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Ambassador: Israeli-Egyptian relations still tense

Aug. 24, 2011 6:46 P.M. (Updated: Aug. 27, 2011 5:19 P.M.)
BETHLEHEM (Ma’an) -- Yasser Othman, the Egyptian ambassador to the Palestinian Authority in Ramallah, said Wednesday that there is still tension in Egyptian-Israeli relations after the killing of five Egyptian soldiers last week.

“We want a clear, strong apology and a pledge to not to repeat such acts in the future,” he said.

It was not enough that Israeli Defense Minister Ehud Barak and President Shimon Peres expressed regret for the incident, Egypt's cabinet said.

The Eilat attacks had nothing to do with Egypt, Othman said, and investigations are ongoing on both sides.

Egypt had "forbidden" Israel from launching a large-scale operation in the Gaza Strip, he added.

“The Egyptian side has felt after the Eilat operation that Israel intends to [get] revenge,” so Egypt has sent a strong message to Israel saying it won’t allow an operation to take place.

Israel did not launch a large-scale operation because they fear the Egyptian people’s reaction, Othman added.

His remarks echoed reports in the Israeli media that Egyptian officials had conveyed messages to Israel that a large-scale military operation could lead Cairo to the point of suspending relations.

In talks held this week between a senior Egyptian official and a very high-placed official in Jerusalem, the latter told him: “We stopped the escalation in Gaza because of you,” according to the report in Maariv.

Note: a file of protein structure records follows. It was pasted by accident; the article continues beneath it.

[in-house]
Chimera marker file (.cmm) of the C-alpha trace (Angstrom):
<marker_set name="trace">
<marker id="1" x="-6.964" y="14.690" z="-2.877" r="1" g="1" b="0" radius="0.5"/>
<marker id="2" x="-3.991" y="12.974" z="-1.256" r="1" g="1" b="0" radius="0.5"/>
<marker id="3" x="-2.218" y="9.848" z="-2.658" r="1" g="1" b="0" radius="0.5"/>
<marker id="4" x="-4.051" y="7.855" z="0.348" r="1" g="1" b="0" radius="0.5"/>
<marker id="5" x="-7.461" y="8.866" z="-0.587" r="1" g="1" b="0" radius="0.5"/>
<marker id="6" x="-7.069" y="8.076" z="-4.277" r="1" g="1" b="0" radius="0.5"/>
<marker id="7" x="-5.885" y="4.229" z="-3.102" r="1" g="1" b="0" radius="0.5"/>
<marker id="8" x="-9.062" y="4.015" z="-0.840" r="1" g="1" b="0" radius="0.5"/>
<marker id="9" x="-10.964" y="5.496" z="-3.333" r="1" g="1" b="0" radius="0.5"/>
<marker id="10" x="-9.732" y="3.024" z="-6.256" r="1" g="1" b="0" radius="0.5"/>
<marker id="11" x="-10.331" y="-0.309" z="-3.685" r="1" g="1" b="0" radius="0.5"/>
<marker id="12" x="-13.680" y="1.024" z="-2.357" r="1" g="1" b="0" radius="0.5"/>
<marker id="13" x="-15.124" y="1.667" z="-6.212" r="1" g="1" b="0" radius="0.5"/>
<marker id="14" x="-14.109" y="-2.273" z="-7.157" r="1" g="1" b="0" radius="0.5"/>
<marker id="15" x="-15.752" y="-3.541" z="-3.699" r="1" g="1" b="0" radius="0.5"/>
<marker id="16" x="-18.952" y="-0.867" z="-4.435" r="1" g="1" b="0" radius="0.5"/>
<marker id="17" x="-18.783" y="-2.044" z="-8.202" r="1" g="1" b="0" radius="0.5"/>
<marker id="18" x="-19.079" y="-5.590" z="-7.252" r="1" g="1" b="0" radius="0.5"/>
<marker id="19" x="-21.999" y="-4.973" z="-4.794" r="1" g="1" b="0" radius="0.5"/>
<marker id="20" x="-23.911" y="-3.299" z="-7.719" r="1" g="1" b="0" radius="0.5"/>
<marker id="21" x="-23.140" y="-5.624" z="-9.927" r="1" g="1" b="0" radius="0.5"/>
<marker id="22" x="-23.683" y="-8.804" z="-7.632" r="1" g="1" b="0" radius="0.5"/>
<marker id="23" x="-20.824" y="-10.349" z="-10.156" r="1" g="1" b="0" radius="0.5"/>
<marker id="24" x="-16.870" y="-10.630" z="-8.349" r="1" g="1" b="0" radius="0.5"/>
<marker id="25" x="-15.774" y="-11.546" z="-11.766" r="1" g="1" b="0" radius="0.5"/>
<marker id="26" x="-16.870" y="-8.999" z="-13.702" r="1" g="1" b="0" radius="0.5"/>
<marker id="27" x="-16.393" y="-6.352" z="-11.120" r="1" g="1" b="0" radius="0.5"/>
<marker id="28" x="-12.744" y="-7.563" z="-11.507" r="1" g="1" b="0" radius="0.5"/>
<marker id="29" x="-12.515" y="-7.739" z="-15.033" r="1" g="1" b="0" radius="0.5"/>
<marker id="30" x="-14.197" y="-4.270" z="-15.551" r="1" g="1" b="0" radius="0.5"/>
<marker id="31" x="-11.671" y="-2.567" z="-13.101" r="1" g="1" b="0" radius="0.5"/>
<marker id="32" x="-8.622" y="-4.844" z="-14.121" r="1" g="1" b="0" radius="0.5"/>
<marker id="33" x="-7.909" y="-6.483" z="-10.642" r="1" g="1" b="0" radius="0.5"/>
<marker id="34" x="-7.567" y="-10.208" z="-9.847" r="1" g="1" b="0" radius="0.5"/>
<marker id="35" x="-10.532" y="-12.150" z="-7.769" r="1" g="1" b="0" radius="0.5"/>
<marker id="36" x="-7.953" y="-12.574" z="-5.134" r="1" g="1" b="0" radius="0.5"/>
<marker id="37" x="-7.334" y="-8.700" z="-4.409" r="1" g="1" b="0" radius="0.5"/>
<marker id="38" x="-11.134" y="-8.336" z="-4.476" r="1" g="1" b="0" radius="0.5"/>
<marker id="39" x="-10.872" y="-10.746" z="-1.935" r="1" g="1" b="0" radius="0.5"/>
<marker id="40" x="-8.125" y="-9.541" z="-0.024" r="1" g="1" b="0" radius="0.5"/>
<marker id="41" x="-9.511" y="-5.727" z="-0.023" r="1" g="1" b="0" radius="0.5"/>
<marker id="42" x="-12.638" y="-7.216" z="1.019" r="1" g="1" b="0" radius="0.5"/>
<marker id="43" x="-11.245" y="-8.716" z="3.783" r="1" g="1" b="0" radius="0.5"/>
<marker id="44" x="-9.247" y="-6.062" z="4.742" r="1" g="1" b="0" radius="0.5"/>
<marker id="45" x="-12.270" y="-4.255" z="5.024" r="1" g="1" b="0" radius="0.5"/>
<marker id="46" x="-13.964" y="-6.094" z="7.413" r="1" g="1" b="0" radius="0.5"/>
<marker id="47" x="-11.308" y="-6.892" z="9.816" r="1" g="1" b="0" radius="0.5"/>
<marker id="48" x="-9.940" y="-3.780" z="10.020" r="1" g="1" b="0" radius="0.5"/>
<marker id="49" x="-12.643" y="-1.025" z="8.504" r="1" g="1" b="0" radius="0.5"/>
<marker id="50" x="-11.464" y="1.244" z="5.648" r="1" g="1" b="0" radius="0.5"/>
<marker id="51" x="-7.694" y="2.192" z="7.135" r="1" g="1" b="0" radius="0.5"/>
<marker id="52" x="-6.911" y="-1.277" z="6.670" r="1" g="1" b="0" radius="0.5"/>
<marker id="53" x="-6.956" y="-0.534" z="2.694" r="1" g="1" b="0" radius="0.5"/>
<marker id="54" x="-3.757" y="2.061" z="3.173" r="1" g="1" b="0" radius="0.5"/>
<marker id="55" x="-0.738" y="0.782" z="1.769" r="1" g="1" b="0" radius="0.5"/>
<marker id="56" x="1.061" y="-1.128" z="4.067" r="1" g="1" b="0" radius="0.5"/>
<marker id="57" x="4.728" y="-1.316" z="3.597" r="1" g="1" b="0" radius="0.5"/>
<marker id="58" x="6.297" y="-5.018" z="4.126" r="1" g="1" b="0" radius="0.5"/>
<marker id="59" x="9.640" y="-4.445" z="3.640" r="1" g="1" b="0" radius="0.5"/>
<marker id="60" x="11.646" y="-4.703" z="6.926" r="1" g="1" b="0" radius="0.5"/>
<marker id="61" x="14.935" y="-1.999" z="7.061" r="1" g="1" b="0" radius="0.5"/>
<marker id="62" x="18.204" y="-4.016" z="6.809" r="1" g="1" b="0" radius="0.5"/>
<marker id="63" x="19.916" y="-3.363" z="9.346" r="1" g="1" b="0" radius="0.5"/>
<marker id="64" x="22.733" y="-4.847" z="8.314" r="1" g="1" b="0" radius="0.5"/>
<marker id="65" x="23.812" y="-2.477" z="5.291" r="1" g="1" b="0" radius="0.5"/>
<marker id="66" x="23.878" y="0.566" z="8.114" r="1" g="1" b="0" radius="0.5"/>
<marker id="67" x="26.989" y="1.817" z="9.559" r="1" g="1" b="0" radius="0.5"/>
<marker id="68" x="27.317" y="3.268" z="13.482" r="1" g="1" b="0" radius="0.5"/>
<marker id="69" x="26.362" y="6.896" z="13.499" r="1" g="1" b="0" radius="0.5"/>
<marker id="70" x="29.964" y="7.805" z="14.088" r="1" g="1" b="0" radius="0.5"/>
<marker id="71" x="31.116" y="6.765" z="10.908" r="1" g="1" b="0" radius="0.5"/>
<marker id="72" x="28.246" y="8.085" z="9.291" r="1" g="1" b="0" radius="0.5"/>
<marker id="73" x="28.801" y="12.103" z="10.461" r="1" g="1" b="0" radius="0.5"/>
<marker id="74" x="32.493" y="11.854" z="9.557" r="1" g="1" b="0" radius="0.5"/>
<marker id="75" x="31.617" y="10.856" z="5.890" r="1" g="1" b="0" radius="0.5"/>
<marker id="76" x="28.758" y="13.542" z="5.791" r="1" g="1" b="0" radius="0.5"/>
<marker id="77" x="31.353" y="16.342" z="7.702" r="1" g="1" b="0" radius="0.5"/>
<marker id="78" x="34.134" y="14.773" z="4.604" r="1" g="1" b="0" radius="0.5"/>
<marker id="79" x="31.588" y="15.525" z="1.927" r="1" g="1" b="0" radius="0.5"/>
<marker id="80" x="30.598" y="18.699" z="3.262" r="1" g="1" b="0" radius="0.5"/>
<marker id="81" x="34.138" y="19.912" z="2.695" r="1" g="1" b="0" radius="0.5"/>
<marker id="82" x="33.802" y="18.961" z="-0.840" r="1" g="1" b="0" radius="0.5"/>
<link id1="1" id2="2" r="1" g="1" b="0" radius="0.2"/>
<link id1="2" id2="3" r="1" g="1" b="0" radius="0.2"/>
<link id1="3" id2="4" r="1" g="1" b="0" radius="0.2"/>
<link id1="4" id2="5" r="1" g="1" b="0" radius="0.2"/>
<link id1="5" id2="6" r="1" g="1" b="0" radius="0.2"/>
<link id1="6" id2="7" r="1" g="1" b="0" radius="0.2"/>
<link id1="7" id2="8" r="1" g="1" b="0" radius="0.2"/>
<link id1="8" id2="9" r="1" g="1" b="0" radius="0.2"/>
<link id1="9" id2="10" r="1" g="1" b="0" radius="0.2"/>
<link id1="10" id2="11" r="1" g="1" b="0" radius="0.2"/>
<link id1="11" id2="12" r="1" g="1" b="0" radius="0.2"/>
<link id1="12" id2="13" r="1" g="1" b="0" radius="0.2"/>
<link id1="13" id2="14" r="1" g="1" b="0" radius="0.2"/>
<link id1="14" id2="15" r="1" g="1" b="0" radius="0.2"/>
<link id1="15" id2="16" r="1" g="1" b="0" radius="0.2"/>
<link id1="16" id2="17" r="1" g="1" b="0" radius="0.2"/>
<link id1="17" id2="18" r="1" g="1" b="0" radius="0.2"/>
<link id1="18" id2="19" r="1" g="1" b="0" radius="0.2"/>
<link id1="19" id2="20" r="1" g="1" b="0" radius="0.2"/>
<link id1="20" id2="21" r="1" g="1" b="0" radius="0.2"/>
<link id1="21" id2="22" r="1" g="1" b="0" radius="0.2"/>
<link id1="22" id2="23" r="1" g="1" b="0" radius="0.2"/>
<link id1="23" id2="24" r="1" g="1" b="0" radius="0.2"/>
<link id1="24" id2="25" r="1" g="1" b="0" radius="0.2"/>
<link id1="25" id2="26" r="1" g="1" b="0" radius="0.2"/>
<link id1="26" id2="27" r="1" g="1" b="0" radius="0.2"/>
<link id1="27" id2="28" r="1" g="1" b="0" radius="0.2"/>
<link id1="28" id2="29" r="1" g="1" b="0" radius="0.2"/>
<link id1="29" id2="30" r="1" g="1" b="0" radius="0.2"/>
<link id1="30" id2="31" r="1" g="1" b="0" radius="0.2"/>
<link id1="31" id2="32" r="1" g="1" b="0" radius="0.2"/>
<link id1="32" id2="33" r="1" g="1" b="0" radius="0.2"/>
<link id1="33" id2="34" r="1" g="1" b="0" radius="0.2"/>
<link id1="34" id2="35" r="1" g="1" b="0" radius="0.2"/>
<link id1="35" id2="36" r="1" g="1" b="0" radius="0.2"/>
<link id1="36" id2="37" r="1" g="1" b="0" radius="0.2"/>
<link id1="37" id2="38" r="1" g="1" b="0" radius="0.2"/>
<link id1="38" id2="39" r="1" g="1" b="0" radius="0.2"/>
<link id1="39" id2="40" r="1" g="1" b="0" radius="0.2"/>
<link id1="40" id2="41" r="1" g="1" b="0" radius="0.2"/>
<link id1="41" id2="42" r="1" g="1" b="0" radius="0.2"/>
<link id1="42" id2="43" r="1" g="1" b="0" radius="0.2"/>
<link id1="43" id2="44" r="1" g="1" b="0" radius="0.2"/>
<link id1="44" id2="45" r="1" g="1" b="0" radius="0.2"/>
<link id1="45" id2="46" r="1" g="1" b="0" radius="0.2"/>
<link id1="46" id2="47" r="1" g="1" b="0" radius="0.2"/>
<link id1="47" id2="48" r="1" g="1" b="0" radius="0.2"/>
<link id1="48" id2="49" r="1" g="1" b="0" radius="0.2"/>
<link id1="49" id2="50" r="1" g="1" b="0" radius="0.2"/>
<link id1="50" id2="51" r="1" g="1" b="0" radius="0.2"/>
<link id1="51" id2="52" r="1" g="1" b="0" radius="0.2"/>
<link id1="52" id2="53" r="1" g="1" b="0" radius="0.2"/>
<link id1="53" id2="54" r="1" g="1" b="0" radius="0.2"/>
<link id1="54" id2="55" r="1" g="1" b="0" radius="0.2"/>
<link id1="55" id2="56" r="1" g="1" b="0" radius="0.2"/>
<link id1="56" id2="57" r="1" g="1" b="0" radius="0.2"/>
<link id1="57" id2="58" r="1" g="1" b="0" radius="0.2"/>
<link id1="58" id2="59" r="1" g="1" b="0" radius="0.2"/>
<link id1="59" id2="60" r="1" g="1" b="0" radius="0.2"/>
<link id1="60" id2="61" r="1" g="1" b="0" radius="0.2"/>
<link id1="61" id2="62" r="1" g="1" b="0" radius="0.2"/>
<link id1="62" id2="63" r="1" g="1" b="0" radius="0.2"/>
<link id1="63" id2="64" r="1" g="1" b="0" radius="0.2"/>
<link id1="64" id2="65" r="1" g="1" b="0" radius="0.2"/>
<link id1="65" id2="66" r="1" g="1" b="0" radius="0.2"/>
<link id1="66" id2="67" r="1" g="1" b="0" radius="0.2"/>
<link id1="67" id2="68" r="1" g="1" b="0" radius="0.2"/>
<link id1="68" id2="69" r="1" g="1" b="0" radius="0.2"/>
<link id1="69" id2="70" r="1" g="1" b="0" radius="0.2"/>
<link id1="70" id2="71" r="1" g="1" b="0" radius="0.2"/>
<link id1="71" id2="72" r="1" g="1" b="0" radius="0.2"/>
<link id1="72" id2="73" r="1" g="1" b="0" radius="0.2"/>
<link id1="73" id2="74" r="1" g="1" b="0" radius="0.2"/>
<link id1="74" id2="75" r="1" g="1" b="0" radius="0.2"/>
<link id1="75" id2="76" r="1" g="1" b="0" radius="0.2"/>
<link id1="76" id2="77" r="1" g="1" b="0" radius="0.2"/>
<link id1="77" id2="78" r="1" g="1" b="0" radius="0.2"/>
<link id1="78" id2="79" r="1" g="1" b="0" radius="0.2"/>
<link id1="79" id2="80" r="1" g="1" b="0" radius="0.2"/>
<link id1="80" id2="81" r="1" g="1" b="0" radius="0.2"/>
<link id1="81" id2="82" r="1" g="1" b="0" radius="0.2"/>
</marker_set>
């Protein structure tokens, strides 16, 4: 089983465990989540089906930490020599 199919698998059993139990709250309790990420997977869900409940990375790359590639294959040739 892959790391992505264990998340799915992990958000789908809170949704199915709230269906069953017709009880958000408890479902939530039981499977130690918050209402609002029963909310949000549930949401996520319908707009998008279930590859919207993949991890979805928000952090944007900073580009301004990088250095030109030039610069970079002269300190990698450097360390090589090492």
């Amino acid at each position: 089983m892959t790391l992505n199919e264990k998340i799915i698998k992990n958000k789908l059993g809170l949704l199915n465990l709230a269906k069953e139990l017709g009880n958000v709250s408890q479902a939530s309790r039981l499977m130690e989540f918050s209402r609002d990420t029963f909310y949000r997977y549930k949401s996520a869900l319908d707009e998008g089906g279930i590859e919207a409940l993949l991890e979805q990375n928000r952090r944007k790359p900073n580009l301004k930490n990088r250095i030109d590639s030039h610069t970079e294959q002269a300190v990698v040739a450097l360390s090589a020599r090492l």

This was preceded by talks held between Defense Minister Ehud Barak with Gen. Hussein Tantawi and intelligence chief Murad Muwafi, who conveyed messages in a similar vein, the report said.

Meanwhile, the Egyptian-brokered halt to recent violence appeared to be holding despite sporadic rocket fire from Gaza and an airstrike that killed a member of Islamic Jihad's military wing late Tuesday.

The truce was announced Sunday evening following four days of violence sparked by a series of shooting ambushes near Eilat in southern Israel on Thursday in which eight Israelis died.

Israel launched a series of airstrikes in the aftermath of Thursday's attack, killing 15 Palestinians and injuring more than 50. Among those killed was Popular Resistance Committees chief Kamal Al-Nayrab.

Also Wednesday, Israel's army chief Benny Gantz ordered increased measures along the border with Egypt due to intelligence about new attacks being planned, according to a report in Israel's Haaretz newspaper. Armed groups are planning attacks similar to the ones last Thursday, the report said.

The new defensive measures include putting in place additional means of electronic and visual intelligence gathering as well bolstering navy capabilities in the south, according to the report.
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